Unknown to many, bestselling author John Grisham, known as the master of the legal thriller, is a former congressman and a lawyer who returned to the courtroom in 1996 on behalf of a railroad worker who was killed in the line of work; Grisham won.
He also supports the Innocence Project, which works to free unjustly jailed individuals. He’s also been unafraid to echo those same beliefs in his books.
But he hasn’t been as forceful with those convictions as he is with his newest book “Gray Mountain: A Novel” (Doubleday, New York, 2014, 368 pages).
In his past novels, Grisham—master of the legal thriller whose books have been made into popular films—had stood against corporate greed and with this book, he takes a very clear stance against the evils of big coal companies, specifically the practice of strip mining.
Grisham has one of his characters openly attack strip-mining operations in long lectures instead of his usual practice of working it into his characters’ normal conversations. That’s how much he dislikes strip mining; the book takes its title from a mountain that’s been ravaged by it. There are no gray areas in “Gray Mountain,” despite Grisham’s small gestures at ambiguity. It’s clear from start to end which are the good guys and which are the bad guys.
“Gray Mountain” begins in New York, where Samantha Kofer loses her job at the big law firm Scully & Pershing (first mentioned in 2009’s “The Associate”) due to the financial downturn.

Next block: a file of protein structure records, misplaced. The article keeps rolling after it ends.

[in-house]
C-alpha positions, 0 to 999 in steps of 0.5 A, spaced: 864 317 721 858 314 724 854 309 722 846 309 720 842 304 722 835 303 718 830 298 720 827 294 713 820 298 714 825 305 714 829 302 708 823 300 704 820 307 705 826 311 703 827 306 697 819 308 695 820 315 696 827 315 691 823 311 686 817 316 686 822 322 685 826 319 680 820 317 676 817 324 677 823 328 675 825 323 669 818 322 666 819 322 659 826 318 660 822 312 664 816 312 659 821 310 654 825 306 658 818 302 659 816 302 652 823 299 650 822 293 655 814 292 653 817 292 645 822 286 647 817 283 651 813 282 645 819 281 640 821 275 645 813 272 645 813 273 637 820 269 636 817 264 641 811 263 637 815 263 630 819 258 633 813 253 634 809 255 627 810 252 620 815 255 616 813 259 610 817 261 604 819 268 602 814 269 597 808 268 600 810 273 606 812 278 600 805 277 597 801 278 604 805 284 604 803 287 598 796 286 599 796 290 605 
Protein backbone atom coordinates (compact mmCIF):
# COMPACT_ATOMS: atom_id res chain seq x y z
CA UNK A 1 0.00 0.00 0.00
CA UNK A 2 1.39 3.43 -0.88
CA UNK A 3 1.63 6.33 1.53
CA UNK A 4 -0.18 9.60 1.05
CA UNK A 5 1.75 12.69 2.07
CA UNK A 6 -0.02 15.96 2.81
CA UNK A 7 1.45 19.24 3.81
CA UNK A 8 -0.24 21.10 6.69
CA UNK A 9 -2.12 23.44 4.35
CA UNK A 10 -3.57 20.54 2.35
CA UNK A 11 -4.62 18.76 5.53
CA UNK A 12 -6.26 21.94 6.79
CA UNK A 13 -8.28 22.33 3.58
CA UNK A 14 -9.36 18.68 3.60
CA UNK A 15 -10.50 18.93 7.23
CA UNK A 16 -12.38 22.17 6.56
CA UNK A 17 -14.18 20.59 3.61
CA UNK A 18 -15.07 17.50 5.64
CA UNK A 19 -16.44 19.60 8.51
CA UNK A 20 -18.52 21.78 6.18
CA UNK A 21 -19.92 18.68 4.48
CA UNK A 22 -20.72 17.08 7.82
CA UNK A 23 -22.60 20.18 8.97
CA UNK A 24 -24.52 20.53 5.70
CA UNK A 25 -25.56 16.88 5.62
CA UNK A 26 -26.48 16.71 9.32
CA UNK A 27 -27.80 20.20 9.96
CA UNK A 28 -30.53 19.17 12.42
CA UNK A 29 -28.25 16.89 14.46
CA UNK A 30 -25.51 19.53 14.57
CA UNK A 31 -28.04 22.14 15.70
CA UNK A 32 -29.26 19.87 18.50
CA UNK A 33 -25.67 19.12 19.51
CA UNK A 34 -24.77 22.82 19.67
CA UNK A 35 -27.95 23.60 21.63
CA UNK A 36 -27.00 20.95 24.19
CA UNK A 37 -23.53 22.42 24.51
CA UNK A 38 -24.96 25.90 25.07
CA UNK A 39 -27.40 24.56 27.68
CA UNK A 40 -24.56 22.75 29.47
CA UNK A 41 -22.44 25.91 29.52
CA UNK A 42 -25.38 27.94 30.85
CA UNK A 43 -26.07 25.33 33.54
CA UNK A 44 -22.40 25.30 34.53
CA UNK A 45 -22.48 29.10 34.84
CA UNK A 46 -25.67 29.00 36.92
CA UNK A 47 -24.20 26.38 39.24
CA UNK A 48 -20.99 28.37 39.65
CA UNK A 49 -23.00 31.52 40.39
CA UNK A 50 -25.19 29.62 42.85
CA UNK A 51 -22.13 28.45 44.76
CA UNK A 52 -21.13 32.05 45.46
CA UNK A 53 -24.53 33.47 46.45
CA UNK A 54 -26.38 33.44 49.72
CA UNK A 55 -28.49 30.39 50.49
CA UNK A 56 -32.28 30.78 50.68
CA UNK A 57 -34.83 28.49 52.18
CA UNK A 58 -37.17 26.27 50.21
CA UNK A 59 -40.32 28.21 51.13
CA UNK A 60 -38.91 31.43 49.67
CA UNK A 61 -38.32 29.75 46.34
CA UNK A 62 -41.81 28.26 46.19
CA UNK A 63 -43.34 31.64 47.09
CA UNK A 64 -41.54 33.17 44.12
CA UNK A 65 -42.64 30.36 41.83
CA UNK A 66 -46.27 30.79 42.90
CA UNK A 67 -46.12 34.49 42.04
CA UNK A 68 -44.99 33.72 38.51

In the hopes of regaining her job, Samantha signs up to work as an intern in the Mountain Legal Aid Clinic in the small Virginia town of Brady. Having only previously worked in faceless corporate law, Kofer is overwhelmed by the experience of working directly with desperate clients who have no money.
Slowly, she discovers meaning in what she’s doing, even as the prospect of regaining her old life continues to hold her in thrall.
Mostly, she’s intrigued and scared by Donovan Gray, a young, good-looking and brash lawyer who has made it his life’s mission to battle the big coal mining companies.
When he wins one lawsuit and then files several lawsuits against the mining companies, he starts to feel threatened and recruits Samantha to help him in his crusade. Scared, Samantha refuses, but then sudden and drastic events force everyone in “Gray Mountain” to rethink their roles.
Shades of past novels
The plot recalls the 1998 novel “The Street Lawyer” with the big city lawyer-doing-legal aid work switcheroo and “Gray Mountain” features Grisham’s first female protagonist since “The Pelican Brief’s” Darby Shaw in 1992—and only his second ever.
But Samantha is no Jake Brigance (the bleeding-heart hero of Grisham’s first book, 1989’s “A Time To Kill”), at least not right now. It takes a while for her to accept the dignity of the small-town legal aid worker and that’s why she’s a believable if not immediately winning protagonist. She’ll grow on you.
Grisham shows us the same ability to build the textured world and characters of his fictional Ford County, Mississippi, this time in the Virginia town of Brady and its inhabitants. Hopefully Grisham will visit this promising locale in a future book.
While the prose itself is your usual slick Grisham stuff, there’s an odd quality to the narrative structure of “Gray Mountain.” Grisham starts things off very slowly, then picks up speed and then, abruptly, ends. It actually feels unfinished, even if Grisham ties up the remaining story threads.
For someone with the metronomic efficiency of Grisham—one book a year like clockwork—this counts as something different. Put together the choice of Samantha Kofer as protagonist and the story speed bumps, you get “Gray Mountain,” a most unusual John Grisham book, and it’ll be up to the reader to determine whether that’s a good thing or a bad thing.